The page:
Shipley railway station serves the historic market town of Shipley in West Yorkshire, England. It is 2 34 miles (4.4 km) north of Bradford Forster Square and 10 34 miles (17.3 km) northwest of Leeds.

Train services are mostly commuter services between Leeds and Bradford, the Airedale line (Leeds and Bradford to Skipton, via Keighley), and the Wharfedale Line (Leeds and Bradford to Ilkley). There are also a few main-line Virgin Trains East Coast services between Bradford or Skipton and London, and it also lies on the line from Leeds to Glasgow via the Settle-Carlisle Railway.


When the Leeds and Bradford Railway built the first railway link into Bradford in 1846, they did not take the shortest route, but a flatter and slightly longer one up Airedale to Shipley then south along Bradforddale to Bradford. They built stations at several places along the route, including Shipley, which opened in July 1846.[1]

In 1847, the Leeds and Bradford Extension Railway was built from Shipley to Keighley and Skipton, creating the triangle of lines which surrounds today's station. The north curve was opened in 1848 and was on a much tighter alignment than the present 1883 curve. The original curve would pass through the car park.

The Leeds and Bradford was absorbed by the Midland Railway in 1851, and the Midland successively became part of the LMS and British Railways.

The Ordnance Survey map of Shipley in 1852 (surveyed between 1847 and 1850) shows the station some 500 m south of the present one, where Valley Road crosses the line to Bradford. However, an article in the Bradford and Wakefield Observer in February 1849 describes the station in its present position. It is not clear if it was moved in its first few years or there is an error on the map.

The present station was built at some time between 1883 and 1892, nestling between the western (Bradford-Skipton) and eastern (Leeds-Bradford) arms of the triangle. It was designed by the Midland's architect Charles Trubshaw. Platform 3 (on the Bradford-Leeds arm) was lengthened in 1990, to serve full-length InterCity trains. The northern (Leeds-Skipton) arm of the triangle is distant from the main station and had no platforms until May 1979. Before then, trains on the Leeds-Shipley-Skipton run had to come through the station to the Bradford branch and reverse. From 1979, there was a single platform there,[2] on the inside of the triangle, so Skipton-Leeds trains had to cross over to reach it. The current platform 1 on the north side was built in 1992.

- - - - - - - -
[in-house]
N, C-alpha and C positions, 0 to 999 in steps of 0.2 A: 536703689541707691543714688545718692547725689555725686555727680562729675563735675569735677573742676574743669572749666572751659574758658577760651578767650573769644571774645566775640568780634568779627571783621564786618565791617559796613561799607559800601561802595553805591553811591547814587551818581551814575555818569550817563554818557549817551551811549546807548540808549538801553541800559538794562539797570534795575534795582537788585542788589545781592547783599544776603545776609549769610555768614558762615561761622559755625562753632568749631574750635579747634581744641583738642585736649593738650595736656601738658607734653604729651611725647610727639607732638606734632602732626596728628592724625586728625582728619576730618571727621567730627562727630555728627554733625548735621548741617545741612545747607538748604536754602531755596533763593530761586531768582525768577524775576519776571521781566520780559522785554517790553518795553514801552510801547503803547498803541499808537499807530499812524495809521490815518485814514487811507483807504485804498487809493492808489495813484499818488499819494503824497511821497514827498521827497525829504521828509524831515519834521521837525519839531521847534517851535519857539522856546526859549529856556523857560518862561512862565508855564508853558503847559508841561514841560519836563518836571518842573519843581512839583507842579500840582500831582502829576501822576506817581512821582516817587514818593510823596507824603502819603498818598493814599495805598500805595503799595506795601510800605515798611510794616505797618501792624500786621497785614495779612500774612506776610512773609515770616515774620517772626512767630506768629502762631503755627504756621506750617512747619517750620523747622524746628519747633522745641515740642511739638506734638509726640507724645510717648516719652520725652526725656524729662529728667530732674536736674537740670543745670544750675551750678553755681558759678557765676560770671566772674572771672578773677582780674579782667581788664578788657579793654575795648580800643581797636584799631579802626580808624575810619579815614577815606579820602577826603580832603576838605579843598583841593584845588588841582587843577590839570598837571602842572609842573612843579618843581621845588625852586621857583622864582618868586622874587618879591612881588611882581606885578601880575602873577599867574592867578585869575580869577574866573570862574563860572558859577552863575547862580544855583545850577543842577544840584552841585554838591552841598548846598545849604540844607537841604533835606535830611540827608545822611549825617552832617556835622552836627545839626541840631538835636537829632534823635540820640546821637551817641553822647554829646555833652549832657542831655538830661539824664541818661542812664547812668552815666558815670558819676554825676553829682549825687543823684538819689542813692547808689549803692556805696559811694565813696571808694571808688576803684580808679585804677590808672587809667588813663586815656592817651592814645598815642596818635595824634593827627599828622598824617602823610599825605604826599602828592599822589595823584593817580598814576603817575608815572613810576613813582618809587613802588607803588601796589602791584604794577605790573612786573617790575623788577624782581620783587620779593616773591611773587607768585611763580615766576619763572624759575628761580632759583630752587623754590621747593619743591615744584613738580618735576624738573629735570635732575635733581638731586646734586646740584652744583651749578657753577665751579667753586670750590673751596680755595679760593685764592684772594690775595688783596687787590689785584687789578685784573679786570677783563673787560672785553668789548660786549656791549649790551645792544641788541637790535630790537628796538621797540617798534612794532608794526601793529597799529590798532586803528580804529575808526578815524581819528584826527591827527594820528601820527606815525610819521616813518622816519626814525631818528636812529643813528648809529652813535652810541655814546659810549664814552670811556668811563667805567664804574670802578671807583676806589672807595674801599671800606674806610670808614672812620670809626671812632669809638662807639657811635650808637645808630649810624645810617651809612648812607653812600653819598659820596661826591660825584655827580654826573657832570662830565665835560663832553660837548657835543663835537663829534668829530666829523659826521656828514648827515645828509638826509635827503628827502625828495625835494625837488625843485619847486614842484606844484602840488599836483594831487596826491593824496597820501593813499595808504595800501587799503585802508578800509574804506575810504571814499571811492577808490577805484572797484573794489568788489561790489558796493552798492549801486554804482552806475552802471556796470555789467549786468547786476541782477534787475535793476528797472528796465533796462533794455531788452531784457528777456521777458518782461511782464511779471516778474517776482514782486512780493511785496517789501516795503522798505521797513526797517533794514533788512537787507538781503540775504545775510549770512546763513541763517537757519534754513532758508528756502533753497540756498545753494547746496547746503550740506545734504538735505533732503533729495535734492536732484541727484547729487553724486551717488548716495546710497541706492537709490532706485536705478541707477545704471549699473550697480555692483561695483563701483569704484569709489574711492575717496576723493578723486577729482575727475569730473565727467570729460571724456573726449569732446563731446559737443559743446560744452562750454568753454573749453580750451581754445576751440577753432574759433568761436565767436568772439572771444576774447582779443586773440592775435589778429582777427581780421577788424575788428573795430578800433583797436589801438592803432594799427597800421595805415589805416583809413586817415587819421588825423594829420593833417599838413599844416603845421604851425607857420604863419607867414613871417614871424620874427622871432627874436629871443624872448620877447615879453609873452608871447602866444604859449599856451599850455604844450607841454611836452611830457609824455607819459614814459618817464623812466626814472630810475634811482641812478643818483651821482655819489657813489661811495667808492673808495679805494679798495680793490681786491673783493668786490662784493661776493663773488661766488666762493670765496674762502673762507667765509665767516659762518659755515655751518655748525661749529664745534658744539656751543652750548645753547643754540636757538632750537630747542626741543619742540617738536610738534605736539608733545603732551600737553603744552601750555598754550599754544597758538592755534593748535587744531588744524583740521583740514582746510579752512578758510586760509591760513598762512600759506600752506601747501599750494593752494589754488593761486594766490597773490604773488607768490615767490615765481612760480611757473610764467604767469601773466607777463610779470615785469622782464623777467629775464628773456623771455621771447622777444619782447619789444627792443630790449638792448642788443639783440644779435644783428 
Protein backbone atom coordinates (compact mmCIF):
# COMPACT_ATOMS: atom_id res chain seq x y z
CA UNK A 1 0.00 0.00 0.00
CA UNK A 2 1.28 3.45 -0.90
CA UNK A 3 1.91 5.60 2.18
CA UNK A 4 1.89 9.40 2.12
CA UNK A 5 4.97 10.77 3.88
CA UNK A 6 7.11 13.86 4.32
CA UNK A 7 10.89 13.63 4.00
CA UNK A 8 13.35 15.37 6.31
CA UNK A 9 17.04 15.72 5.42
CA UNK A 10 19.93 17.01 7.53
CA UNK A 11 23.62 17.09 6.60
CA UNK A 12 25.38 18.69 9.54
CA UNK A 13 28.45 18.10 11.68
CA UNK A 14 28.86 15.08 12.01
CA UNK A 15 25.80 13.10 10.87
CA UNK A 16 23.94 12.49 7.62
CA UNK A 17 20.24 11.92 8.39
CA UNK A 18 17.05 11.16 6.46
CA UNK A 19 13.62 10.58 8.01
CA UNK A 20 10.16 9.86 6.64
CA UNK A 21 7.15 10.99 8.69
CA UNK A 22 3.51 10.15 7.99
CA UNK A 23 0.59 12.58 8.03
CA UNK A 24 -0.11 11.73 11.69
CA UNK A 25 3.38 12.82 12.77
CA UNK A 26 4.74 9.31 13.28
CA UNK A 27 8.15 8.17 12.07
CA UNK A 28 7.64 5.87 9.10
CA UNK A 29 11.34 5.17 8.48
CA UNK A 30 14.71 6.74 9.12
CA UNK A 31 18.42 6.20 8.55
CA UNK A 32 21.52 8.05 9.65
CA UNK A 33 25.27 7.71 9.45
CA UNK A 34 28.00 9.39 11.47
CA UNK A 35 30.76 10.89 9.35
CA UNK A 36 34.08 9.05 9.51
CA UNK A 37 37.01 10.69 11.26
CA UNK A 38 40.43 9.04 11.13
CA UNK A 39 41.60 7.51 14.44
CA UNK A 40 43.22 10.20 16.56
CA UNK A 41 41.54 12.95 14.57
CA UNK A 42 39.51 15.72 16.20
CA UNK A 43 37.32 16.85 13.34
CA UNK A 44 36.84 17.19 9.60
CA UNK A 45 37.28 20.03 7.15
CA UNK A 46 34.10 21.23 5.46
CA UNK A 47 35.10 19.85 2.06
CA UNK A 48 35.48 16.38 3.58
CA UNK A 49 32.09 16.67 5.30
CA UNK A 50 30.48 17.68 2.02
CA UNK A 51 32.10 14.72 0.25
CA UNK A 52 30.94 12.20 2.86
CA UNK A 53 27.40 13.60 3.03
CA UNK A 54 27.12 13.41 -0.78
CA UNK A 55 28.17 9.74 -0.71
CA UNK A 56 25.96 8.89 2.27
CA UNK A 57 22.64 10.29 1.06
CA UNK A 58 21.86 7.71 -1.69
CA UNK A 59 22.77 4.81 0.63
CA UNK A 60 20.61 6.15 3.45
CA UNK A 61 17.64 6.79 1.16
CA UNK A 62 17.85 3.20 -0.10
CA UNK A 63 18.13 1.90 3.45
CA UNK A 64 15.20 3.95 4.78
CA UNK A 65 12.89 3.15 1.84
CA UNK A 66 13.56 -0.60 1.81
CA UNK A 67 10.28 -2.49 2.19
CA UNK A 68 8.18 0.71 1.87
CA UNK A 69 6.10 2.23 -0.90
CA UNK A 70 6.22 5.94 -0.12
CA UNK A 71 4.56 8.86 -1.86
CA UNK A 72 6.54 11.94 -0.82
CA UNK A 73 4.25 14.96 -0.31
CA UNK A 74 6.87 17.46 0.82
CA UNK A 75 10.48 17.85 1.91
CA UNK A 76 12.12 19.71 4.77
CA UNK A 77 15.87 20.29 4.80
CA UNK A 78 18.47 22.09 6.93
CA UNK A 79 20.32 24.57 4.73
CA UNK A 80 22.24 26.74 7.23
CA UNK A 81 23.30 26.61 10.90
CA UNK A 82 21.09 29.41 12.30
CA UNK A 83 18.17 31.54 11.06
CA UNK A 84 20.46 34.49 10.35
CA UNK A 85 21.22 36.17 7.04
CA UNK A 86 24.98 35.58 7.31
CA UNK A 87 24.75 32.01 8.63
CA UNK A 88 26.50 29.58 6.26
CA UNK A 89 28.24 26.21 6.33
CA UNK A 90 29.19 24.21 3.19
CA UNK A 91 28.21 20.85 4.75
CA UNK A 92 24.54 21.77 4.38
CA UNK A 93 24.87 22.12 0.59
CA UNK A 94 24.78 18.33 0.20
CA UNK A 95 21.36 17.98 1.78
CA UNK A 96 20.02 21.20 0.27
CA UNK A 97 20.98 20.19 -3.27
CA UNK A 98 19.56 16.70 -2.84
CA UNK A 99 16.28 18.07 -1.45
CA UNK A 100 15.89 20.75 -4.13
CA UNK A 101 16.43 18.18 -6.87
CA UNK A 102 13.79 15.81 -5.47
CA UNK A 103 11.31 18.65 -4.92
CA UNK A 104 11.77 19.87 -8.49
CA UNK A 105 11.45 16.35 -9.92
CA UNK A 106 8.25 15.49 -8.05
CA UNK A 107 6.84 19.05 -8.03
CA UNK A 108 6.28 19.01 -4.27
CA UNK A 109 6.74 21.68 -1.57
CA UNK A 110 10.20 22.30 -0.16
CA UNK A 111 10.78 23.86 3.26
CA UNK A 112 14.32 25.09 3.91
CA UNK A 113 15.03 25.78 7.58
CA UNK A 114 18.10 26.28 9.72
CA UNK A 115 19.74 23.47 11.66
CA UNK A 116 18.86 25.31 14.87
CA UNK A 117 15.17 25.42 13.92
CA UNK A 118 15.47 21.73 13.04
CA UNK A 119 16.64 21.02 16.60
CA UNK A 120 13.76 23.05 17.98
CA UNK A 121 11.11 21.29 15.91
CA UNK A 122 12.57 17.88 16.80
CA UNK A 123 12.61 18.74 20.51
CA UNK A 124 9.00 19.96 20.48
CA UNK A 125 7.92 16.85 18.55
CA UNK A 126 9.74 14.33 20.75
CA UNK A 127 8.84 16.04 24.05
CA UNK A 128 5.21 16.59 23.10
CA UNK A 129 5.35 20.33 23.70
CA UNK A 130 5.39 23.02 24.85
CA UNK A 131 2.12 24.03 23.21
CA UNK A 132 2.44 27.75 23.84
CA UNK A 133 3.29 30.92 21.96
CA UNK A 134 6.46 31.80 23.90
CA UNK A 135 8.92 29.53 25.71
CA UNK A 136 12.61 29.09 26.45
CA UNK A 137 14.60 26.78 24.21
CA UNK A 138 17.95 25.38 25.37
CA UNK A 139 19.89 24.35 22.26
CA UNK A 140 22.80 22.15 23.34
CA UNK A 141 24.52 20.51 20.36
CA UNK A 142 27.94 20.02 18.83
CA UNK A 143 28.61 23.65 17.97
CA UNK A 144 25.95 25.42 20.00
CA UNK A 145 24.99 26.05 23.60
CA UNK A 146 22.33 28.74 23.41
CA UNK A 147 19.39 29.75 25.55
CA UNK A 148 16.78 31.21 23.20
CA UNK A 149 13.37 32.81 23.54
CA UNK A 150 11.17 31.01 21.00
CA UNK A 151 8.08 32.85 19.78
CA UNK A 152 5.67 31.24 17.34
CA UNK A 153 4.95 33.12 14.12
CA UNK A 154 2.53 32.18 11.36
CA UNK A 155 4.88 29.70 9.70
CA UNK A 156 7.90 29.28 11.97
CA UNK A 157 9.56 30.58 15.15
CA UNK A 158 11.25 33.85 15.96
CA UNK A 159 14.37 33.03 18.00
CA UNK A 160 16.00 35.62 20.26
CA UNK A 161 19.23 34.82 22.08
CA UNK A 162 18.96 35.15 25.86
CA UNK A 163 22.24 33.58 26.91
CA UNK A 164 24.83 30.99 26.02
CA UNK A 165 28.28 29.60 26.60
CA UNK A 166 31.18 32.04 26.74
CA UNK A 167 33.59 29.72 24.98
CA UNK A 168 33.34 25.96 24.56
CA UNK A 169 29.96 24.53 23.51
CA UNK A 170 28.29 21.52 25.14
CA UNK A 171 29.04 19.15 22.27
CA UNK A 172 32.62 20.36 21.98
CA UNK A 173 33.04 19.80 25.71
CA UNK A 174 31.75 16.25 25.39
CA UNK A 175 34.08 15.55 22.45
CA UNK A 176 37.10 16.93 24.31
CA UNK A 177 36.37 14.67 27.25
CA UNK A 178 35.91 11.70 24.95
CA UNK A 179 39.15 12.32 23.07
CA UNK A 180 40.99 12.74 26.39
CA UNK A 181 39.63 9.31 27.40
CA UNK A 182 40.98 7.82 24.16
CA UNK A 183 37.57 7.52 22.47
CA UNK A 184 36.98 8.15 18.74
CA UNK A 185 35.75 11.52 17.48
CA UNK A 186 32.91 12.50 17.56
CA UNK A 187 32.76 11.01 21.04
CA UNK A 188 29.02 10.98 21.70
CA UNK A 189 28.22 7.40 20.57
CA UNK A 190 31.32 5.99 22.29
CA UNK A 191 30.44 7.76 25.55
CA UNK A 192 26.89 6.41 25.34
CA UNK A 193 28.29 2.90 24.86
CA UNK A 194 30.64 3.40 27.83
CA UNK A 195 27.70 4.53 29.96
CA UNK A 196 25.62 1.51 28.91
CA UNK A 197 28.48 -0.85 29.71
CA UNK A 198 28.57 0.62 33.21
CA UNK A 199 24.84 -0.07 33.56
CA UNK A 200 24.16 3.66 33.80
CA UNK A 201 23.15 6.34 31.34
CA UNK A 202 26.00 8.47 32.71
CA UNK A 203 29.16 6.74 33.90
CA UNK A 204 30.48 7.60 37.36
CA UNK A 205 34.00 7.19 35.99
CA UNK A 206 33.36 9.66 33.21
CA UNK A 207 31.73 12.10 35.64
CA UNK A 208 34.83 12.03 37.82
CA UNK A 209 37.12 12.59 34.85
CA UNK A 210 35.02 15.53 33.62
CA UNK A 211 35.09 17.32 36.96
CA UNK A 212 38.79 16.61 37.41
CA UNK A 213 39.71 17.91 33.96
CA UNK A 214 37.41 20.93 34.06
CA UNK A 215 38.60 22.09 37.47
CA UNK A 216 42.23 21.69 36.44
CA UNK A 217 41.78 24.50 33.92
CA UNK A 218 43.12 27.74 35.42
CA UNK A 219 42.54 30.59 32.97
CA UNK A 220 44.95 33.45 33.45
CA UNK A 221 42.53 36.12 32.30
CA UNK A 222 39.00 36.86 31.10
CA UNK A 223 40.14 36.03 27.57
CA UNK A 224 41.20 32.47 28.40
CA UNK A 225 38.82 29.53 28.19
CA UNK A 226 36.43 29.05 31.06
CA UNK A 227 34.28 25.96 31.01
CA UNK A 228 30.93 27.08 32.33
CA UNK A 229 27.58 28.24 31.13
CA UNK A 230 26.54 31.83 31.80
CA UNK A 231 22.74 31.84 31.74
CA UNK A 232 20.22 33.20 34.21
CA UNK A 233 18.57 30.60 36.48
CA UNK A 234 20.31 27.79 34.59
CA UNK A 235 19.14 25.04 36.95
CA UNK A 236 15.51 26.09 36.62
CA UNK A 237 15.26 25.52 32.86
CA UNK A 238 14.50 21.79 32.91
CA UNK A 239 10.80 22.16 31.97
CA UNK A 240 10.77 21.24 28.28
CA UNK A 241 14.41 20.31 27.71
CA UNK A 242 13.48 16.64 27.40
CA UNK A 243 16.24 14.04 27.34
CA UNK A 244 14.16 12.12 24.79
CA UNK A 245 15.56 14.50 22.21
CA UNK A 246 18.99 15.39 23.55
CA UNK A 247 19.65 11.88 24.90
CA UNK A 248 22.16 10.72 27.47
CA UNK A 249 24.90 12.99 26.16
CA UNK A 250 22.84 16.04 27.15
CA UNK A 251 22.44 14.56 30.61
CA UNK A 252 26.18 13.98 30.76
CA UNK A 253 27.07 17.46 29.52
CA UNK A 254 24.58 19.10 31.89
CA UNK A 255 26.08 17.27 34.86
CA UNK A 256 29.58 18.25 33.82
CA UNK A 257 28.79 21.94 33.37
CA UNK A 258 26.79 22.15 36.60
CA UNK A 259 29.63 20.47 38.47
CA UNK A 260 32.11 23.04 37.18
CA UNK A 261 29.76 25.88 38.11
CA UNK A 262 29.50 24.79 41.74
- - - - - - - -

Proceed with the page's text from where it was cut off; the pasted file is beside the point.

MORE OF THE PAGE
It is now one of two remaining triangular stations in the UK: the other being Earlestown station in Merseyside. Ambergate station was previously triangular but only retains one platform and Queensbury station was closed to passengers in 1955.

Until the Beeching Axe closures of 1965, the next stations from Shipley were Saltaire on the Airedale line to the west, Baildon on the Wharfedale line to the North, Apperley Bridge in the east towards Leeds, and Frizinghall in the south towards Bradford. Baildon station closed in 1953, but on 20 March 1965, the other three of these stations closed, along with another dozen stations and the local service between Bradford and Leeds. Most of the services through Shipley were under threat and hung in the balance until the West Yorkshire Passenger Transport Executive adopted them in the 1970s. All four of these adjacent stations have since been reopened: Baildon on 5 January 1973, Saltaire in April 1984, Frizinghall in 1987, and Apperley Bridge on 13 December 2015.[3]

Between 1875 and 1931, there was a second station, Shipley and Windhill railway station on Leeds Road very close to Shipley Station which served the Shipley and Windhill Line.[4]

Platforms 1 and 2 from the footbridge
The view from platform 2
The view from platform 3
Platform 5

Access and facilities

The station lies to the east of the town centre, across Otley Road, There is no access directly from Otley Road: pedestrian access from town is either via a tunnel at the bottom of Station Road, or from Stead Street onto platform 1. Vehicular access is from the side away from town, under the bridge and up a long cobbled drive from Briggate and there is a large car-park between the main station and platforms 1/2.